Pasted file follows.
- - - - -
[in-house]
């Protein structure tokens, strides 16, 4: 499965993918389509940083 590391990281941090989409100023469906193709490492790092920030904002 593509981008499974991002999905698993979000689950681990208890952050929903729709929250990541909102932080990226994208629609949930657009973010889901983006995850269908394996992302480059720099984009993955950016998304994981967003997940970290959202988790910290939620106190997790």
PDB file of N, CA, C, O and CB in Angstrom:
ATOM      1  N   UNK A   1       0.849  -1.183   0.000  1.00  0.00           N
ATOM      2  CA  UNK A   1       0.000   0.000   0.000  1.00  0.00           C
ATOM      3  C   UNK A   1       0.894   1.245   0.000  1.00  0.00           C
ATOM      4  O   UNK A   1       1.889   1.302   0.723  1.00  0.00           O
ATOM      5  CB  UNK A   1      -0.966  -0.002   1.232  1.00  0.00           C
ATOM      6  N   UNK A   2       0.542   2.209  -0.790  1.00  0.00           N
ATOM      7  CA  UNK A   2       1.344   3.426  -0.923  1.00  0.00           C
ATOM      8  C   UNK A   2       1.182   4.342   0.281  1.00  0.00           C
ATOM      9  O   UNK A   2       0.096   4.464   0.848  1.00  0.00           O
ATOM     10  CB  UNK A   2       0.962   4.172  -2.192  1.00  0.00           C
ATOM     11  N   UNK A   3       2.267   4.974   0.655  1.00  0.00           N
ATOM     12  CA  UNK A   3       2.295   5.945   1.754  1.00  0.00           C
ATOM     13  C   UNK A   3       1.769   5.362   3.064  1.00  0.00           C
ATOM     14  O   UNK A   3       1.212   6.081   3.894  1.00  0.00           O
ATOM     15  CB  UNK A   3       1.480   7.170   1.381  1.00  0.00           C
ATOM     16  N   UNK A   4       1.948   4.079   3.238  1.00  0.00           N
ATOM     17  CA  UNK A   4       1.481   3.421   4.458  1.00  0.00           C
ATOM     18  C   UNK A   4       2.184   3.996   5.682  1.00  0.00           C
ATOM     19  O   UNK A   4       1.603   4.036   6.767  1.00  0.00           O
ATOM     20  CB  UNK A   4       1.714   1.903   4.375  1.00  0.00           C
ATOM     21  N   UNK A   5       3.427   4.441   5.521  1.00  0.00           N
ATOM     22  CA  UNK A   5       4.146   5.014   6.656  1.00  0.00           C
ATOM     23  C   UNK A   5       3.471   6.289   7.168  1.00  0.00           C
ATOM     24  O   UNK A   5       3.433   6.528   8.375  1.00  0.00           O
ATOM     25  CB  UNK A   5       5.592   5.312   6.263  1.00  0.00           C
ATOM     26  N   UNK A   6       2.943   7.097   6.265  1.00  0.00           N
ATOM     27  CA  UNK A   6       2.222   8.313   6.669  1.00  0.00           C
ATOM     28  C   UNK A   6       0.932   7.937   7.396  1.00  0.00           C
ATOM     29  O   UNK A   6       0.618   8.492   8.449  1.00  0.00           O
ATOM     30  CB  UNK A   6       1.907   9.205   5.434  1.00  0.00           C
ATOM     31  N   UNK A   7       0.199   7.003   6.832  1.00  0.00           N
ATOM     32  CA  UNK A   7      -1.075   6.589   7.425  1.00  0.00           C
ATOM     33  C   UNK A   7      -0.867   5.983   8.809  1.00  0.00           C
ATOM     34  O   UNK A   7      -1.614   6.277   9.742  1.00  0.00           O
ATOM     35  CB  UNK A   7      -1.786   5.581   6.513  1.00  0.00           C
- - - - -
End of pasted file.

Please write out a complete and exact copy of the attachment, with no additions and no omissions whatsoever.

[in-house]
């Protein structure tokens, strides 16, 4: 499965993918389509940083 590391990281941090989409100023469906193709490492790092920030904002 593509981008499974991002999905698993979000689950681990208890952050929903729709929250990541909102932080990226994208629609949930657009973010889901983006995850269908394996992302480059720099984009993955950016998304994981967003997940970290959202988790910290939620106190997790």
PDB file of N, CA, C, O and CB in Angstrom:
ATOM      1  N   UNK A   1       0.849  -1.183   0.000  1.00  0.00           N
ATOM      2  CA  UNK A   1       0.000   0.000   0.000  1.00  0.00           C
ATOM      3  C   UNK A   1       0.894   1.245   0.000  1.00  0.00           C
ATOM      4  O   UNK A   1       1.889   1.302   0.723  1.00  0.00           O
ATOM      5  CB  UNK A   1      -0.966  -0.002   1.232  1.00  0.00           C
ATOM      6  N   UNK A   2       0.542   2.209  -0.790  1.00  0.00           N
ATOM      7  CA  UNK A   2       1.344   3.426  -0.923  1.00  0.00           C
ATOM      8  C   UNK A   2       1.182   4.342   0.281  1.00  0.00           C
ATOM      9  O   UNK A   2       0.096   4.464   0.848  1.00  0.00           O
ATOM     10  CB  UNK A   2       0.962   4.172  -2.192  1.00  0.00           C
ATOM     11  N   UNK A   3       2.267   4.974   0.655  1.00  0.00           N
ATOM     12  CA  UNK A   3       2.295   5.945   1.754  1.00  0.00           C
ATOM     13  C   UNK A   3       1.769   5.362   3.064  1.00  0.00           C
ATOM     14  O   UNK A   3       1.212   6.081   3.894  1.00  0.00           O
ATOM     15  CB  UNK A   3       1.480   7.170   1.381  1.00  0.00           C
ATOM     16  N   UNK A   4       1.948   4.079   3.238  1.00  0.00           N
ATOM     17  CA  UNK A   4       1.481   3.421   4.458  1.00  0.00           C
ATOM     18  C   UNK A   4       2.184   3.996   5.682  1.00  0.00           C
ATOM     19  O   UNK A   4       1.603   4.036   6.767  1.00  0.00           O
ATOM     20  CB  UNK A   4       1.714   1.903   4.375  1.00  0.00           C
ATOM     21  N   UNK A   5       3.427   4.441   5.521  1.00  0.00           N
ATOM     22  CA  UNK A   5       4.146   5.014   6.656  1.00  0.00           C
ATOM     23  C   UNK A   5       3.471   6.289   7.168  1.00  0.00           C
ATOM     24  O   UNK A   5       3.433   6.528   8.375  1.00  0.00           O
ATOM     25  CB  UNK A   5       5.592   5.312   6.263  1.00  0.00           C
ATOM     26  N   UNK A   6       2.943   7.097   6.265  1.00  0.00           N
ATOM     27  CA  UNK A   6       2.222   8.313   6.669  1.00  0.00           C
ATOM     28  C   UNK A   6       0.932   7.937   7.396  1.00  0.00           C
ATOM     29  O   UNK A   6       0.618   8.492   8.449  1.00  0.00           O
ATOM     30  CB  UNK A   6       1.907   9.205   5.434  1.00  0.00           C
ATOM     31  N   UNK A   7       0.199   7.003   6.832  1.00  0.00           N
ATOM     32  CA  UNK A   7      -1.075   6.589   7.425  1.00  0.00           C
ATOM     33  C   UNK A   7      -0.867   5.983   8.809  1.00  0.00           C
ATOM     34  O   UNK A   7      -1.614   6.277   9.742  1.00  0.00           O
ATOM     35  CB  UNK A   7      -1.786   5.581   6.513  1.00  0.00           C